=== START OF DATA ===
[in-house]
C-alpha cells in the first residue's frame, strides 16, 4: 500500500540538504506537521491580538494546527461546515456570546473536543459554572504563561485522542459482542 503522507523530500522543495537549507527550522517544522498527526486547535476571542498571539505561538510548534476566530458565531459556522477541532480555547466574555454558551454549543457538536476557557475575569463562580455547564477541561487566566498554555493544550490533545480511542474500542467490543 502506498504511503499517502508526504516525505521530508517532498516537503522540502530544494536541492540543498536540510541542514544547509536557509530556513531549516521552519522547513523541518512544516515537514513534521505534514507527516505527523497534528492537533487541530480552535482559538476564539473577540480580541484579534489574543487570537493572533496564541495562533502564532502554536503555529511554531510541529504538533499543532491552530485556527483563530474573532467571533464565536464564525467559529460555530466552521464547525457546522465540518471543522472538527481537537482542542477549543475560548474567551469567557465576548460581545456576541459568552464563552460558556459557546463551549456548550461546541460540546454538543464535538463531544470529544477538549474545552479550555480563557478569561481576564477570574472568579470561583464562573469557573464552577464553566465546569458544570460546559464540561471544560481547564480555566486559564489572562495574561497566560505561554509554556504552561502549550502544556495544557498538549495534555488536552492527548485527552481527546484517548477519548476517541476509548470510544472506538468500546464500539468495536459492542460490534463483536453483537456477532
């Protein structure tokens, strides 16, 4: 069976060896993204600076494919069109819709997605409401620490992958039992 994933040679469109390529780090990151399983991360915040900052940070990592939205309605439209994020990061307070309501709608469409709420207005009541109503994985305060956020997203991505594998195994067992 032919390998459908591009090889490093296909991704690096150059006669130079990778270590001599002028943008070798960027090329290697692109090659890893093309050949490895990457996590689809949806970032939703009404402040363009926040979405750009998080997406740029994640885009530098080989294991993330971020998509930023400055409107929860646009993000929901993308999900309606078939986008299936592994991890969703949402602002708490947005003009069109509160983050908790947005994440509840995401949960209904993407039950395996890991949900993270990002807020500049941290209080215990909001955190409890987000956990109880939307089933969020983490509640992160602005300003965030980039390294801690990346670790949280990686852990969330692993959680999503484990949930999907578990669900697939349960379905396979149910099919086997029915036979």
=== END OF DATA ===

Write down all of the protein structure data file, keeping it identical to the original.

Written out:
[in-house]
C-alpha cells in the first residue's frame, strides 16, 4: 500500500540538504506537521491580538494546527461546515456570546473536543459554572504563561485522542459482542 503522507523530500522543495537549507527550522517544522498527526486547535476571542498571539505561538510548534476566530458565531459556522477541532480555547466574555454558551454549543457538536476557557475575569463562580455547564477541561487566566498554555493544550490533545480511542474500542467490543 502506498504511503499517502508526504516525505521530508517532498516537503522540502530544494536541492540543498536540510541542514544547509536557509530556513531549516521552519522547513523541518512544516515537514513534521505534514507527516505527523497534528492537533487541530480552535482559538476564539473577540480580541484579534489574543487570537493572533496564541495562533502564532502554536503555529511554531510541529504538533499543532491552530485556527483563530474573532467571533464565536464564525467559529460555530466552521464547525457546522465540518471543522472538527481537537482542542477549543475560548474567551469567557465576548460581545456576541459568552464563552460558556459557546463551549456548550461546541460540546454538543464535538463531544470529544477538549474545552479550555480563557478569561481576564477570574472568579470561583464562573469557573464552577464553566465546569458544570460546559464540561471544560481547564480555566486559564489572562495574561497566560505561554509554556504552561502549550502544556495544557498538549495534555488536552492527548485527552481527546484517548477519548476517541476509548470510544472506538468500546464500539468495536459492542460490534463483536453483537456477532
């Protein structure tokens, strides 16, 4: 069976060896993204600076494919069109819709997605409401620490992958039992 994933040679469109390529780090990151399983991360915040900052940070990592939205309605439209994020990061307070309501709608469409709420207005009541109503994985305060956020997203991505594998195994067992 032919390998459908591009090889490093296909991704690096150059006669130079990778270590001599002028943008070798960027090329290697692109090659890893093309050949490895990457996590689809949806970032939703009404402040363009926040979405750009998080997406740029994640885009530098080989294991993330971020998509930023400055409107929860646009993000929901993308999900309606078939986008299936592994991890969703949402602002708490947005003009069109509160983050908790947005994440509840995401949960209904993407039950395996890991949900993270990002807020500049941290209080215990909001955190409890987000956990109880939307089933969020983490509640992160602005300003965030980039390294801690990346670790949280990686852990969330692993959680999503484990949930999907578990669900697939349960379905396979149910099919086997029915036979």